Companies are exploring mounting gigantic turbines on the floor of the Mississippi River to generate electricity, but their environmental impact isn’t fully understood. (Photo courtesy Free Flow Power)
FERC gives hydro developers 36 months to file all the materials necessary for a license. Nearly every state and government agency with oversight duties on rivers, from fish and game departments to the Environmental Protection Agency, will have input into the FERC applications being submitted by both companies.
FERC’s Miller said companies holding hydropower licenses will sometimes sell them to other developers, as happened when a license holder for a LaCrosse, Wisconsin, lock and dam merged with a competitor. And a company holding the FERC license for a potential plant on the Lower St. Anthony Falls near downtown Minneapolis sold it to Brookfield Power.
That doesn’t appear to be a strategy, however, of either Hydro Green or FFP, who have hired staff with strong backgrounds in hydroelectricity and knowledge of both the river and federal government policy. FFP has filed nine lock and dam pre-applications with FERC for projects on the upper Mississippi, while Hydro Green has 10 in the works.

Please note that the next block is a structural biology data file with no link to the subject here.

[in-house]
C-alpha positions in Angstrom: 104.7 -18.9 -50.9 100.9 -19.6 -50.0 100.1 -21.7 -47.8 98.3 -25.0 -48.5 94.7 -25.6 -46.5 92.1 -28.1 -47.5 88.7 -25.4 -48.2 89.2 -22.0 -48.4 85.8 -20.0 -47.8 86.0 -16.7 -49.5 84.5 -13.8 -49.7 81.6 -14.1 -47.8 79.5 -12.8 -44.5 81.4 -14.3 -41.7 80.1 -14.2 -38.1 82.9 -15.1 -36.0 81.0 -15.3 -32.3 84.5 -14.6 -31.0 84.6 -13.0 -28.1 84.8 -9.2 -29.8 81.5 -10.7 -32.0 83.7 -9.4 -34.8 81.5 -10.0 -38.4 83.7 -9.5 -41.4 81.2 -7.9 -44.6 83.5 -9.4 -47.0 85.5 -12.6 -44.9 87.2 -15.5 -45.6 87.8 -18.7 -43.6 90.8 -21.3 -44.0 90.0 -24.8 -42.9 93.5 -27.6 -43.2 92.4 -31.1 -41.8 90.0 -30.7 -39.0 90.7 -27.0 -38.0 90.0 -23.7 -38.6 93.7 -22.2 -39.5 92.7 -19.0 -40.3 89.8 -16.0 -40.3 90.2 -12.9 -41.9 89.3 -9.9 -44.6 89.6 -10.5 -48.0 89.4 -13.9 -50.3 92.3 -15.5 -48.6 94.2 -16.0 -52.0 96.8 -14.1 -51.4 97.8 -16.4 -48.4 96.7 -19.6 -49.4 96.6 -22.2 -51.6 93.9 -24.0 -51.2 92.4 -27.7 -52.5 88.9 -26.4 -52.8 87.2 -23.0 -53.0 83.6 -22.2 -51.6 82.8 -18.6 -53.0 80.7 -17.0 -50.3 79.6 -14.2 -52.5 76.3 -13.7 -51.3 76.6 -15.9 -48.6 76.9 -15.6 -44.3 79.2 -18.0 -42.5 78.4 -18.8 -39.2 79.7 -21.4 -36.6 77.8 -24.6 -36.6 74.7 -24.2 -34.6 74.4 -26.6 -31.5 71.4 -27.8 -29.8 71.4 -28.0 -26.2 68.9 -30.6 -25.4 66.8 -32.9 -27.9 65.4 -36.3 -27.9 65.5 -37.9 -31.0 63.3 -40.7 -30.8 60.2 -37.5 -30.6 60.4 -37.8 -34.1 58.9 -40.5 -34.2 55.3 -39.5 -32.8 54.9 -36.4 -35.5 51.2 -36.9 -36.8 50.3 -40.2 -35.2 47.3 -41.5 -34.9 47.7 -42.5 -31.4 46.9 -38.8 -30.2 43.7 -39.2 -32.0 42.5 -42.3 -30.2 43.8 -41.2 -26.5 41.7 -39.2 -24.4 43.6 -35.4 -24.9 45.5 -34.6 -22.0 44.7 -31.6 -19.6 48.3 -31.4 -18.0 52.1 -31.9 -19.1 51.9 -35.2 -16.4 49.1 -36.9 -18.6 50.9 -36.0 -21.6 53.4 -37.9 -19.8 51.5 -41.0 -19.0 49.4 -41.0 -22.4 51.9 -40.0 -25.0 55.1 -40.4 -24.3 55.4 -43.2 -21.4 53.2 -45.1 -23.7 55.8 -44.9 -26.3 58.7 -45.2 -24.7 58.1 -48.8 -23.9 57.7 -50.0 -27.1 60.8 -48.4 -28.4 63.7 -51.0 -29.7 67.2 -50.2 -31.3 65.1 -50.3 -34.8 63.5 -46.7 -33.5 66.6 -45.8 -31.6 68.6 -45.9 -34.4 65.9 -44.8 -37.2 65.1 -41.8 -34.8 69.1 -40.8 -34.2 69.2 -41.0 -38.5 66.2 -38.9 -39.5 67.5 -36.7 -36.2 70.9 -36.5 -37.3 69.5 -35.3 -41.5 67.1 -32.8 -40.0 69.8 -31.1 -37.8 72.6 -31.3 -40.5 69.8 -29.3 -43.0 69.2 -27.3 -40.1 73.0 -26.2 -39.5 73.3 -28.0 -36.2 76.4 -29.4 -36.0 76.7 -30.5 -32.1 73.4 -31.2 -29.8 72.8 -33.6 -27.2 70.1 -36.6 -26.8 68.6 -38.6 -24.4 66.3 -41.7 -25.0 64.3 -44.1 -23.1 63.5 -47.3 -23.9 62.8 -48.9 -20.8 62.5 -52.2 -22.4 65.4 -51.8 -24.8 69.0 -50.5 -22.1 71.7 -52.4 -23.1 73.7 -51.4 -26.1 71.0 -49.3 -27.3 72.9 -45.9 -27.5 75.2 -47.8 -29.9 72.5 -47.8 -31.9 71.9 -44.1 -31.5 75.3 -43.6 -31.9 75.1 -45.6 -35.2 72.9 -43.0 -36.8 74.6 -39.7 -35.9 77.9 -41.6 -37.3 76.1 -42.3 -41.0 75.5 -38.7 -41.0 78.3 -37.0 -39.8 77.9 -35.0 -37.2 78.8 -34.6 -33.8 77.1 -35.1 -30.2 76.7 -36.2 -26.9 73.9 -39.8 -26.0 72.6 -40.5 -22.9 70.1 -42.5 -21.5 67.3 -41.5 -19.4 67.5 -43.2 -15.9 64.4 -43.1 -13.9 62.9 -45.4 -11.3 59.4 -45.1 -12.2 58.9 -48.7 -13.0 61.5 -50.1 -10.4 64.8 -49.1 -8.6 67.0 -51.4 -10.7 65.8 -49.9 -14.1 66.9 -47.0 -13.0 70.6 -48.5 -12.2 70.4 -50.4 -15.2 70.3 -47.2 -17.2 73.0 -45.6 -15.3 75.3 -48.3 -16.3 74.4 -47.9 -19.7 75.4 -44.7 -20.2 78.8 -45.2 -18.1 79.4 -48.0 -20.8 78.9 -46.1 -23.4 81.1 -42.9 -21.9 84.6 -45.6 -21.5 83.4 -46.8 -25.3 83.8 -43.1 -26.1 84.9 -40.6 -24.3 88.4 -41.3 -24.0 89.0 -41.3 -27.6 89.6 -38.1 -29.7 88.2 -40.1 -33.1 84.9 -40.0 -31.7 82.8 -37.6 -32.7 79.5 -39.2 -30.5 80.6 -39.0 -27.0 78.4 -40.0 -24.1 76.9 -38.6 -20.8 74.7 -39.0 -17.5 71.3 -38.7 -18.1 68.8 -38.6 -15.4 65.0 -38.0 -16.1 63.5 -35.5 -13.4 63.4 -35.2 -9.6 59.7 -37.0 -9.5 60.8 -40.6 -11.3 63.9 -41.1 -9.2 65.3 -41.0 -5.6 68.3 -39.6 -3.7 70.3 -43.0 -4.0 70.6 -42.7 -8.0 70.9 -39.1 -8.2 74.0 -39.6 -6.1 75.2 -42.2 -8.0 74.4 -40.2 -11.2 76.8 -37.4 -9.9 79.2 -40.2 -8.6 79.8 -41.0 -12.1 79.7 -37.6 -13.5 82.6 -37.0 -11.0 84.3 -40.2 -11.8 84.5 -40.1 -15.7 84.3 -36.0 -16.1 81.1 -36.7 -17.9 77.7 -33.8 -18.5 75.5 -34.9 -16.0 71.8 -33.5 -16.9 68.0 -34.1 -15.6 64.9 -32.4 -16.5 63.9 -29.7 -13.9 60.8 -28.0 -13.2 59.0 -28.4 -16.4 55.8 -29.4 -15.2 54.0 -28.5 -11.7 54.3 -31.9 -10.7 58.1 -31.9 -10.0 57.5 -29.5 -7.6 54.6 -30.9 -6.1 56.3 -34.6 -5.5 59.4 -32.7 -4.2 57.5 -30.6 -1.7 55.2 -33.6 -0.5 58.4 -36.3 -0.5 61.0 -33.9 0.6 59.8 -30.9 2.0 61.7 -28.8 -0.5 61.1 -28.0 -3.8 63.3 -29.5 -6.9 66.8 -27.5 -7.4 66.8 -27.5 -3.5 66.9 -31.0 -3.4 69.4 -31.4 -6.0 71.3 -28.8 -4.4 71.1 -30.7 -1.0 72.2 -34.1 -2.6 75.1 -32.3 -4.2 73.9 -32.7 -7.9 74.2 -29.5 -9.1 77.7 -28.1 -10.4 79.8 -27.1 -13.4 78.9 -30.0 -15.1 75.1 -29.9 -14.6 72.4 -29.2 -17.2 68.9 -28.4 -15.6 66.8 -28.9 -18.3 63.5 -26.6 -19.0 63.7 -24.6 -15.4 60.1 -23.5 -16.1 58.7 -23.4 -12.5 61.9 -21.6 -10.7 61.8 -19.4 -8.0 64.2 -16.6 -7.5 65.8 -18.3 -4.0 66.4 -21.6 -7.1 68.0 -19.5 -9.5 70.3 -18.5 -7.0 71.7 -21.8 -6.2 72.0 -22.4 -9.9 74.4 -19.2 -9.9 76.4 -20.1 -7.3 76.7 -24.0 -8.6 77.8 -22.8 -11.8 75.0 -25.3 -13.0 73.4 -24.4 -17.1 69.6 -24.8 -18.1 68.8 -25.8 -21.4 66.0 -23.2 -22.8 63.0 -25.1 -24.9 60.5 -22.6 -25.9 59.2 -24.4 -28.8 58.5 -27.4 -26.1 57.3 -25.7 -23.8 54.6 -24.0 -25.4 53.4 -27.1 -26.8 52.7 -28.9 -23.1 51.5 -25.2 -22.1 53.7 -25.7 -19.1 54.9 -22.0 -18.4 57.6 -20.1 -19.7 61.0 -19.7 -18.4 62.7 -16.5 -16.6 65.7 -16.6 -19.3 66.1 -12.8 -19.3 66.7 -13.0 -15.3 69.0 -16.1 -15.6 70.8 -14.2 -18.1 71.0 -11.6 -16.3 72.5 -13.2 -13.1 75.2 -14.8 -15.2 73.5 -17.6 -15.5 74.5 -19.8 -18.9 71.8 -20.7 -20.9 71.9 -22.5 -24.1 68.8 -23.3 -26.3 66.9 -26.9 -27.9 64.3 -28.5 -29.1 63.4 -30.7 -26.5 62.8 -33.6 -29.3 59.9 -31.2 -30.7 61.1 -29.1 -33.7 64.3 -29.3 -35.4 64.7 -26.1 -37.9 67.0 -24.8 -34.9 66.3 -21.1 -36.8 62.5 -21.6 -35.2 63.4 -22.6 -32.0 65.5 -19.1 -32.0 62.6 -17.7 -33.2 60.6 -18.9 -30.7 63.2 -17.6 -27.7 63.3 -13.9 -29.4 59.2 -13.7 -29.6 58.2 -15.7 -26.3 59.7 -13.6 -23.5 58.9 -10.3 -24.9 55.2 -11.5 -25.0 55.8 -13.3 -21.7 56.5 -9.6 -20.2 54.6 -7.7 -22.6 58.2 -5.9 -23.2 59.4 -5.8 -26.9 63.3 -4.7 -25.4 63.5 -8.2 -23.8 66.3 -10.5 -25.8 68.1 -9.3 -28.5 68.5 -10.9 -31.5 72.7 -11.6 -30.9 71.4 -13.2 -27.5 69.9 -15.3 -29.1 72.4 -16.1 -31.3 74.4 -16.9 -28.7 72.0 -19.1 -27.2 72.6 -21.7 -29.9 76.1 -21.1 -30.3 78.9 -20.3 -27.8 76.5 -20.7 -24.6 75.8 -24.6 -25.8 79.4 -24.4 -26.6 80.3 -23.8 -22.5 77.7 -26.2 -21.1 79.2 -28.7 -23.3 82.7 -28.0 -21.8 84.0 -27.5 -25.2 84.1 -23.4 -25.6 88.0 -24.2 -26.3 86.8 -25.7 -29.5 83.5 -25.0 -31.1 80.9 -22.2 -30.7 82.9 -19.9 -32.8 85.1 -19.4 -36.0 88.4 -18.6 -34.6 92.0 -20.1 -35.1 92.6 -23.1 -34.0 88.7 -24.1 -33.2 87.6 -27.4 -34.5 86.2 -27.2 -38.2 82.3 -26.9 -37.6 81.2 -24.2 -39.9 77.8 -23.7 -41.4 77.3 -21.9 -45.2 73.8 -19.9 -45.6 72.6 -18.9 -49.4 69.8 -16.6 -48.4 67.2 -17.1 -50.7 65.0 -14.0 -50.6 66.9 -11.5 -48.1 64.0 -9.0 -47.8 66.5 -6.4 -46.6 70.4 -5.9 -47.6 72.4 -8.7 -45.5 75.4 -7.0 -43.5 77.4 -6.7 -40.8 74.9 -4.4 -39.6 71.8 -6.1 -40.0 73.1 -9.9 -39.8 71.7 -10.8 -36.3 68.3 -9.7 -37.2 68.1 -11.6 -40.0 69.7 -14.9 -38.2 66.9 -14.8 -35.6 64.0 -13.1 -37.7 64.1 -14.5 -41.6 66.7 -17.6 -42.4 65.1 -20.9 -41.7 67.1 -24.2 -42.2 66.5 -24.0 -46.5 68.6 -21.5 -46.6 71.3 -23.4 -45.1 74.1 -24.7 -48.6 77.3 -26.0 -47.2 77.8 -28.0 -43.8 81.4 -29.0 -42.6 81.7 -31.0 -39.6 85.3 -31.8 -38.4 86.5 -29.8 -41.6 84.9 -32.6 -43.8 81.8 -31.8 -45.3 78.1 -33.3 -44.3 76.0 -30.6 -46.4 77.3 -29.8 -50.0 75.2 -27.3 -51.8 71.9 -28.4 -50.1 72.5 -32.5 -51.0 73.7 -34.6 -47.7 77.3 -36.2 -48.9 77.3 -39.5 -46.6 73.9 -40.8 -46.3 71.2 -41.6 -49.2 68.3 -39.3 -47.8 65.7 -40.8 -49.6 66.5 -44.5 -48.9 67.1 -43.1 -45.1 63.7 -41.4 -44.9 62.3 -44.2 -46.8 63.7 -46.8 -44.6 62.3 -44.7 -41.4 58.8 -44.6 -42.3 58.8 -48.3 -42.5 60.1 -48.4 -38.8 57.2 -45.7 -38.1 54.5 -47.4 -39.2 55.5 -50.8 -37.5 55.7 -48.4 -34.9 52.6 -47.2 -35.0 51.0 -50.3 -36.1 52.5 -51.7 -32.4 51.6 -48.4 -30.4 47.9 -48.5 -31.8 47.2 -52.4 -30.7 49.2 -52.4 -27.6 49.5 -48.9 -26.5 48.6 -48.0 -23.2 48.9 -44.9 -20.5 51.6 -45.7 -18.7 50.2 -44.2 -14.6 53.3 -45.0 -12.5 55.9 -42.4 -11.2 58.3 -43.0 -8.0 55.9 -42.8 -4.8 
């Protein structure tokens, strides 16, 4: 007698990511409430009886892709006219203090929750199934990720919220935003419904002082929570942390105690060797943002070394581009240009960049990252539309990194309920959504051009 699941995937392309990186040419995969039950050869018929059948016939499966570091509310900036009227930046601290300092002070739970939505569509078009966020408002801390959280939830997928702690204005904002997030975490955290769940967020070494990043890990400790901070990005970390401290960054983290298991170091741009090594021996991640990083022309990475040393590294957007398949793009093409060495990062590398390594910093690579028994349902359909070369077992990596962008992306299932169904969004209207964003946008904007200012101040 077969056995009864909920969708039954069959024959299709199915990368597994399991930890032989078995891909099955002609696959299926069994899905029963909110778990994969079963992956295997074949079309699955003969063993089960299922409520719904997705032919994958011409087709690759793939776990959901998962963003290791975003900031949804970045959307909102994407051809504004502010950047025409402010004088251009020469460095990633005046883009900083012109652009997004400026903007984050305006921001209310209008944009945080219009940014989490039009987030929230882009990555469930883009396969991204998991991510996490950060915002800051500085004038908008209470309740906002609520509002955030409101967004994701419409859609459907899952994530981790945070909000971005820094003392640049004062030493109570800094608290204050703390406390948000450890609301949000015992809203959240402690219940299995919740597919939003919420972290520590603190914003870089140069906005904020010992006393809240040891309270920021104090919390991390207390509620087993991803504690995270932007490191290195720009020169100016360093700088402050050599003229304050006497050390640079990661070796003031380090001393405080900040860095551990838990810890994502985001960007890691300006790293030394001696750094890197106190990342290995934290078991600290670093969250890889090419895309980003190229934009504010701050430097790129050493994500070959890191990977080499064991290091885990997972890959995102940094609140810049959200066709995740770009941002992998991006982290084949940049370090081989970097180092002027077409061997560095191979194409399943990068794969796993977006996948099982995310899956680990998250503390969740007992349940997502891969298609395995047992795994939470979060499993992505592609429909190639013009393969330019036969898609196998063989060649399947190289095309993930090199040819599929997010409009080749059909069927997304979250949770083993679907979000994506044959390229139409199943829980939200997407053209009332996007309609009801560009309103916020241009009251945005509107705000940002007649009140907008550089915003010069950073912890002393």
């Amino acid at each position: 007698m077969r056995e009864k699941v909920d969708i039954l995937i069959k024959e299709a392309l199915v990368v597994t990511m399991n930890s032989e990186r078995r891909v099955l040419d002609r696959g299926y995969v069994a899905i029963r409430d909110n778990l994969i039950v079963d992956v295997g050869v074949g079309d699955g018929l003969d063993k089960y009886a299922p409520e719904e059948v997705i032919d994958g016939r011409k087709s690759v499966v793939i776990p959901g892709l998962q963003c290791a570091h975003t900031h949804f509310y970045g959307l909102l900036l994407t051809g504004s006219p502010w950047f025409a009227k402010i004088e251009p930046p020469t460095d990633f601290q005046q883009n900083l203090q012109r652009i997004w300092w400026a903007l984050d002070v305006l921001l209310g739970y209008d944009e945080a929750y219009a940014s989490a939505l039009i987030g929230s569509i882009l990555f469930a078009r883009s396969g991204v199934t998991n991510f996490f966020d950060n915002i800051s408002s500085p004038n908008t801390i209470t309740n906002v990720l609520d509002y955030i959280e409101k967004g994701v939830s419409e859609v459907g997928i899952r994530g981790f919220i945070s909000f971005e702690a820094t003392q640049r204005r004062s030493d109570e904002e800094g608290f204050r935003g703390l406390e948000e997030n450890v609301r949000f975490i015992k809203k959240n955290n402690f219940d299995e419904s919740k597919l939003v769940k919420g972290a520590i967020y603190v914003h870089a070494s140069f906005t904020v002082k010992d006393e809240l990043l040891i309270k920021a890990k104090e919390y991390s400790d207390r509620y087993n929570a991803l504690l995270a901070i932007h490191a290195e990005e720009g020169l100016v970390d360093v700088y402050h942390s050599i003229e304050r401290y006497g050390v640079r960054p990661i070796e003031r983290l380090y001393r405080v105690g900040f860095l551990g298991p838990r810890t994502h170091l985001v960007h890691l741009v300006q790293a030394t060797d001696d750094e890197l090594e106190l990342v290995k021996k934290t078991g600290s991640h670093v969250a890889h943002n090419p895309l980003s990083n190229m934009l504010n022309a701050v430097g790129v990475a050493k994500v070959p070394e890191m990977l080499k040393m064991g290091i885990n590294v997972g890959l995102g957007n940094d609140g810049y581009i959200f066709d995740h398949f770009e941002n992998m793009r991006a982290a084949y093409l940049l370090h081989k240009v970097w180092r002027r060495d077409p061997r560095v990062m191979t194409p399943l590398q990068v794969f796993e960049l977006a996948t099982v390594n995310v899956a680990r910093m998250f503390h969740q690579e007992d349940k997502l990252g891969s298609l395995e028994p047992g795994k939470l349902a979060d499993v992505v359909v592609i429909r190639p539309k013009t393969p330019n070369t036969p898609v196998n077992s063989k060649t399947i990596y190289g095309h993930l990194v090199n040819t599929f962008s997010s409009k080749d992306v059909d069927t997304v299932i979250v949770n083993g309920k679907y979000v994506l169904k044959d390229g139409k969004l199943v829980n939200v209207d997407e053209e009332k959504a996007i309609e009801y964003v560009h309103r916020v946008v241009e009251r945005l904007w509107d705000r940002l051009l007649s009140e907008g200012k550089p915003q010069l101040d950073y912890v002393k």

Initially, Hydro Green was aggressively pursuing hydrokinetic energy, building the nation’s first hydrokinetic power facility at Lock and Dam No. 2 in Hastings, Minnesota. Stover said the experimental project served the company well as a test site where it could tweak the company’s turbine design and conduct a $500,000 study of its impact on fish.
Less than one percent of the fish who entered the plant died, said Stover, but he saw a greater problem in power production: the facility didn’t produce enough energy.
“We realized as we ventured into the hydrokinetic space that the industry is many years off,” he said. “It is inherently a low-power technology that was costlier than we would have liked at the time.”